Stop Starting – and Start Finishing

Swarming can resolve one of the most common issues for sprints; getting to the end with only one or two items done, and the rest still in progress. Since the sprint is only complete when all items are done, it makes sense to get to the finish line with 9 out of 10 items complete. You can then focus on bringing that last item or two to completion. When there are 5,6, or 7 items incomplete at the end of your sprint – it’s not really the “end” at all; you still have plenty left to do.

Team swarming can help you get to the end of your sprint with most items complete and ready; the best team to perform swarming activities is one with members that already know and work well together. A swarm works on the age-old adage that “many hands make light work” and the ideal small batch hand-off swarm would look like this:

Your team chooses a story from the backlog and gets to work. As the sprint progresses, team members hand over small batches of work to the next person in line to be checked. By handing off small batches instead of huge piles of content or data, the batch can be effectively tested, or the actions needed can be completed. The second member of the swarm has two options; complete the needed task and send the batch forward or sound the alarm, because the batch just isn’t quite right.

That alarm bell can trigger the collective team or the members most suited to help to address the issue and keep that particular component moving forward. By handing off in small batches, your team can effectively and efficiently either move your project forward or address any issues that are found. In this way, all components move steadily towards the end goal at the same time. The process is completed in small, sensible components and issues are addressed as they are discovered, and the entire project draws closer to completion.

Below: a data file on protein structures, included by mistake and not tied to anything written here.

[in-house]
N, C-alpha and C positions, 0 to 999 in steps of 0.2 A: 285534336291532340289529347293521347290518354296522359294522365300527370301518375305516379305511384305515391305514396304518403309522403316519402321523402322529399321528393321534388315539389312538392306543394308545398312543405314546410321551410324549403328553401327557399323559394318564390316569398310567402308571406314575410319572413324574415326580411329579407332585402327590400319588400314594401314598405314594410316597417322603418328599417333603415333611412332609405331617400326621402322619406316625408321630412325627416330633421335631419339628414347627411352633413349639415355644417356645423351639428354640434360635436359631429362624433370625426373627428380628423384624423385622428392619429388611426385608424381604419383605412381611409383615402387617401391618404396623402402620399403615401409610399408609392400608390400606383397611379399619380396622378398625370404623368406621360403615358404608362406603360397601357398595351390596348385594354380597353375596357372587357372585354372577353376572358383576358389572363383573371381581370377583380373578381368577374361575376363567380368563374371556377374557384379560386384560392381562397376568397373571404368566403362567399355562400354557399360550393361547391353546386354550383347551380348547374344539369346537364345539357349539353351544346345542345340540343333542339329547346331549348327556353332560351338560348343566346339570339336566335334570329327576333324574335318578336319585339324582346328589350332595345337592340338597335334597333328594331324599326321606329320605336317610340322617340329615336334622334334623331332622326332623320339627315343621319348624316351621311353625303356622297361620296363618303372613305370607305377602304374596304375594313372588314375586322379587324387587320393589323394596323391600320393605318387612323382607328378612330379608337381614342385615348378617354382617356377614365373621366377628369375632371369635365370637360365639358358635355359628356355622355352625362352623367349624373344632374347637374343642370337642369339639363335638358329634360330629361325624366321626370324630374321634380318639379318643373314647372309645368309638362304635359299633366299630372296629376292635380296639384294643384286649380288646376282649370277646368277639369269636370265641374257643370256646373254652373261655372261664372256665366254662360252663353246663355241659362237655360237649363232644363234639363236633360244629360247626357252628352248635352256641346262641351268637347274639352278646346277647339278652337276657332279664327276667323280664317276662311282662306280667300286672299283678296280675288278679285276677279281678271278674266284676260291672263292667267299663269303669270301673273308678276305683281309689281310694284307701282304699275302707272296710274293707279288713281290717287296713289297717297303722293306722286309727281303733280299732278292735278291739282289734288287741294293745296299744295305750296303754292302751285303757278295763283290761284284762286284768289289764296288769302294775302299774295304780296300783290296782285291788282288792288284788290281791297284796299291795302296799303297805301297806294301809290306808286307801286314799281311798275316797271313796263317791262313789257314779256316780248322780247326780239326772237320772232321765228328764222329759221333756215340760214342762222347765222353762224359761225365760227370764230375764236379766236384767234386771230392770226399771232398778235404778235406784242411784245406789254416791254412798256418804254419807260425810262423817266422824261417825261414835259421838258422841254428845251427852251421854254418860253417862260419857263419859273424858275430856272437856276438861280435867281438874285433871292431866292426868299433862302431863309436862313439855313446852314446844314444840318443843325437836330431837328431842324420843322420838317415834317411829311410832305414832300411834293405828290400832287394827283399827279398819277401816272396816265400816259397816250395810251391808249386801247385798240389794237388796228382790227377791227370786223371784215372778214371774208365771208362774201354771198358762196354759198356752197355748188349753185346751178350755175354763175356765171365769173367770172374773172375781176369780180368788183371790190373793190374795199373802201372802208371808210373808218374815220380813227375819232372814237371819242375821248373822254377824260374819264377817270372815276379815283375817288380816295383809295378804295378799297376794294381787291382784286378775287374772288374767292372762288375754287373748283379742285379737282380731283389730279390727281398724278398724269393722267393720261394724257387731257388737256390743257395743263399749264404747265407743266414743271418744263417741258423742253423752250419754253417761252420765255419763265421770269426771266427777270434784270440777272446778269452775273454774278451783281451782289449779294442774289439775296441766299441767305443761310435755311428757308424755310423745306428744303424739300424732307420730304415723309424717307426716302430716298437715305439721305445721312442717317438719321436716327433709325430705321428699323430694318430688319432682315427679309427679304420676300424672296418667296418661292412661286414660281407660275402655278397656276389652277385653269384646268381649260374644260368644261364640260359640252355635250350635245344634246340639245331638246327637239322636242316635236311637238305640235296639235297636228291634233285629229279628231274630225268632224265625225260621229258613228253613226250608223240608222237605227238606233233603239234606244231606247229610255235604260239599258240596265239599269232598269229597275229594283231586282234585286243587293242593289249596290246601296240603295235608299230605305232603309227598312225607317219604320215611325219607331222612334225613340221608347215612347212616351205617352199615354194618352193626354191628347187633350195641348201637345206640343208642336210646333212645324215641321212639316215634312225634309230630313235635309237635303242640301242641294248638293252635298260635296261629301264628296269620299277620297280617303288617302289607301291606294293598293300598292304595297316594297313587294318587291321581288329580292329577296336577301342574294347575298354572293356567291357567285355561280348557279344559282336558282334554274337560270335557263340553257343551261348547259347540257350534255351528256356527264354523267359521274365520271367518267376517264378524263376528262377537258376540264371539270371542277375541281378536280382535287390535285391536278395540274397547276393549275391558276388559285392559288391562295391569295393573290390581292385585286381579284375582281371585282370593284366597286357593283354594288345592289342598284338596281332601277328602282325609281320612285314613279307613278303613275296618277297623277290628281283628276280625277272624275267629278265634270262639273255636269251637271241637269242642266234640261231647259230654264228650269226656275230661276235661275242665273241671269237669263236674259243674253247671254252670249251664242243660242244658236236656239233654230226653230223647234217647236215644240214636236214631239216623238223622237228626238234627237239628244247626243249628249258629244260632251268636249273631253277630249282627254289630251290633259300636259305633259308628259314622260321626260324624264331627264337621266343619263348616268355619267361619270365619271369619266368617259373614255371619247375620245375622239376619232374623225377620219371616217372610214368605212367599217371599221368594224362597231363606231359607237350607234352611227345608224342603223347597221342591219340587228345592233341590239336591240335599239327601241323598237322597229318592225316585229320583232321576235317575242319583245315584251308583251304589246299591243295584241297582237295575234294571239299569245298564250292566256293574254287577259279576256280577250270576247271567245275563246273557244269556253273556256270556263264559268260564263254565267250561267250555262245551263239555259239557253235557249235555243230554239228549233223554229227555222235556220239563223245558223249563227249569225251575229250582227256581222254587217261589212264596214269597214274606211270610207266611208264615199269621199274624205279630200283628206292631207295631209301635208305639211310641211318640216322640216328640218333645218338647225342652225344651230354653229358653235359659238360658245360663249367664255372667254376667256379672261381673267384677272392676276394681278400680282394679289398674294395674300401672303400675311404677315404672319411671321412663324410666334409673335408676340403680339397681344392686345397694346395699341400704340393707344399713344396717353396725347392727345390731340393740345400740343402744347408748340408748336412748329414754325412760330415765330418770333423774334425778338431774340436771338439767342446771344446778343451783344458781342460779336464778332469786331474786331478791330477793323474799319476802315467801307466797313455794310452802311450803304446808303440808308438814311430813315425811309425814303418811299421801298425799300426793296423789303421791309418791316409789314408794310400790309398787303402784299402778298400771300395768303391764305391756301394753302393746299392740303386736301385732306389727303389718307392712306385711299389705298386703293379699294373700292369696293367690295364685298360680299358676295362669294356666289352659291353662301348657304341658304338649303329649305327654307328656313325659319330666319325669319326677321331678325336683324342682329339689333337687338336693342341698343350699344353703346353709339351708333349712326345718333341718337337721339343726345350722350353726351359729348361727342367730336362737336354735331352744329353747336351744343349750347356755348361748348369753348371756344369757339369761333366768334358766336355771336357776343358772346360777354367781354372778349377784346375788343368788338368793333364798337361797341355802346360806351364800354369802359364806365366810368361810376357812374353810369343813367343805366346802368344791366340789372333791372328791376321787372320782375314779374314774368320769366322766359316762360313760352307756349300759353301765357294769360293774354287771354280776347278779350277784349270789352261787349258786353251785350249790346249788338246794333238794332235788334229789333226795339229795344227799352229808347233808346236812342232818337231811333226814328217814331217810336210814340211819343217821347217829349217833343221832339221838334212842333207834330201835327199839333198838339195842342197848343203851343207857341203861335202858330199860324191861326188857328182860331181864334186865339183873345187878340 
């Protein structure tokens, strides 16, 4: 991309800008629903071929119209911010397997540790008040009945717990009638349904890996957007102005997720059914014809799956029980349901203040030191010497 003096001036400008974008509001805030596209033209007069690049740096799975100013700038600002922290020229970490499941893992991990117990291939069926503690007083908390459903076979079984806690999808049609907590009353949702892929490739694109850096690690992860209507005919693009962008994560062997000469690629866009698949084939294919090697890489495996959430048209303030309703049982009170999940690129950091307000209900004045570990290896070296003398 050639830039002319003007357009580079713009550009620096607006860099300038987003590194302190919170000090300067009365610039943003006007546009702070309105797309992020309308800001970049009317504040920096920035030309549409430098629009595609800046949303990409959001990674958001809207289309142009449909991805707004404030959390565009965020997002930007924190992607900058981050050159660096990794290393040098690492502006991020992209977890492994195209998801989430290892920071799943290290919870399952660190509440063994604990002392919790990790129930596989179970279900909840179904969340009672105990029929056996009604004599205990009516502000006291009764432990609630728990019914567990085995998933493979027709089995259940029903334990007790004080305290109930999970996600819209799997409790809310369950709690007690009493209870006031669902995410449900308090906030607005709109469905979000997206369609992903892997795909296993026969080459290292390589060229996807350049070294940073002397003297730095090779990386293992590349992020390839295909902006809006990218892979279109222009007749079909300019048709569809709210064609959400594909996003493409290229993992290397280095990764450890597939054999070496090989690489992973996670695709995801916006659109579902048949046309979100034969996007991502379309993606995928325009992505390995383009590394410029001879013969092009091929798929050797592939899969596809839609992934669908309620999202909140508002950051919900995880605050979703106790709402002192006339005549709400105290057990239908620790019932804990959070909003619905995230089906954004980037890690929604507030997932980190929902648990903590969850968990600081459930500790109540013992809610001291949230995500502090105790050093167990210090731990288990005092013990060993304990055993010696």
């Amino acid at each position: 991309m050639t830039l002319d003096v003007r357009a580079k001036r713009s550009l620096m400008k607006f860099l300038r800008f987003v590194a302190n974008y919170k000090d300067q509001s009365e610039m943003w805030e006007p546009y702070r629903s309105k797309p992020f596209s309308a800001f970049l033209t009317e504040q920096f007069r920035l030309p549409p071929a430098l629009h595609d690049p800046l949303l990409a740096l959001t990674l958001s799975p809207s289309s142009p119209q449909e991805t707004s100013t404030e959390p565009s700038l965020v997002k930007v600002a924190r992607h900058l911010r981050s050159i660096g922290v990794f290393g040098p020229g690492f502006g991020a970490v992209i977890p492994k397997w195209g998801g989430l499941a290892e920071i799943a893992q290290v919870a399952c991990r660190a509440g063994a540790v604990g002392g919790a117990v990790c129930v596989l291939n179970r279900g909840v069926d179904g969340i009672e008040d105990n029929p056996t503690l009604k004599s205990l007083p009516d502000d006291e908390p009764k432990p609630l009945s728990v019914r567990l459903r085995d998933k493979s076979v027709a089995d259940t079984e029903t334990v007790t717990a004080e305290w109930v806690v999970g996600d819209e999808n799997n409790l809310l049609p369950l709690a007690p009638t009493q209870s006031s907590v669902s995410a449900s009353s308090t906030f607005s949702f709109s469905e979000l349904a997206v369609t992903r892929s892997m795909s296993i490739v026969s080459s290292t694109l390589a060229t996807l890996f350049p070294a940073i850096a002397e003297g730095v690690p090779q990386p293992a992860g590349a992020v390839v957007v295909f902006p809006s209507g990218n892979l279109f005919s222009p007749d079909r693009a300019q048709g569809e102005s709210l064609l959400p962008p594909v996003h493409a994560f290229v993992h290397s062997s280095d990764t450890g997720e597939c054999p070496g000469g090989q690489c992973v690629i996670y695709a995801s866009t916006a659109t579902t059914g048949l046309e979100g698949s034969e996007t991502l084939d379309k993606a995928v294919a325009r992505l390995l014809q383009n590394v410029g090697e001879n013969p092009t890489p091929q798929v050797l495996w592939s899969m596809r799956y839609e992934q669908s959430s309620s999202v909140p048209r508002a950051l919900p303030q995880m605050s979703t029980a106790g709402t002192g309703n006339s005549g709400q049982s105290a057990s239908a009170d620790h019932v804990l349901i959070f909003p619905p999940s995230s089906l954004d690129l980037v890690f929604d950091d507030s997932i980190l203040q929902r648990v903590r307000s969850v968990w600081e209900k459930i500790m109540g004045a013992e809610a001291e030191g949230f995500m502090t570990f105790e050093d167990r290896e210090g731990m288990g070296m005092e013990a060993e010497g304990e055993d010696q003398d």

After the sprint, your team ends up with most components complete and ready to go – and the entire team can then easily swarm the remaining task to bring it up to speed. Since errors and issues were addressed during the sprint itself, they can’t come up to impact your project at the end.

Heading back to our track meet scenario, the swarm prevents the problem of one team member who easily finishes the race (and ends up sitting around waiting) and others who never make it at all. Instead, your entire team clasps hands to stay together and help one another over obstacles. They all cross the finish line at the same time – resulting in a win for them and a win for your organization.

If your sprints just aren’t working out the way they should, or you feel like it’s only a sprint until the first task reaches the finish line, then incorporating a team swarm approach can help you move things along. This approach has other benefits as well; your teams become expert collaborators, end up trusting one another more and learn to communicate their needs effectively.

Done correctly a team swarm with small batch hand-offs could eliminate the issues you are experiencing in the final stages of a sprint and ensure your project ends as smoothly as it began. Need help getting agile? We’re here with the training and support you need every step of the way; contact us for help and to learn how to make the most of your resources for your upcoming projects.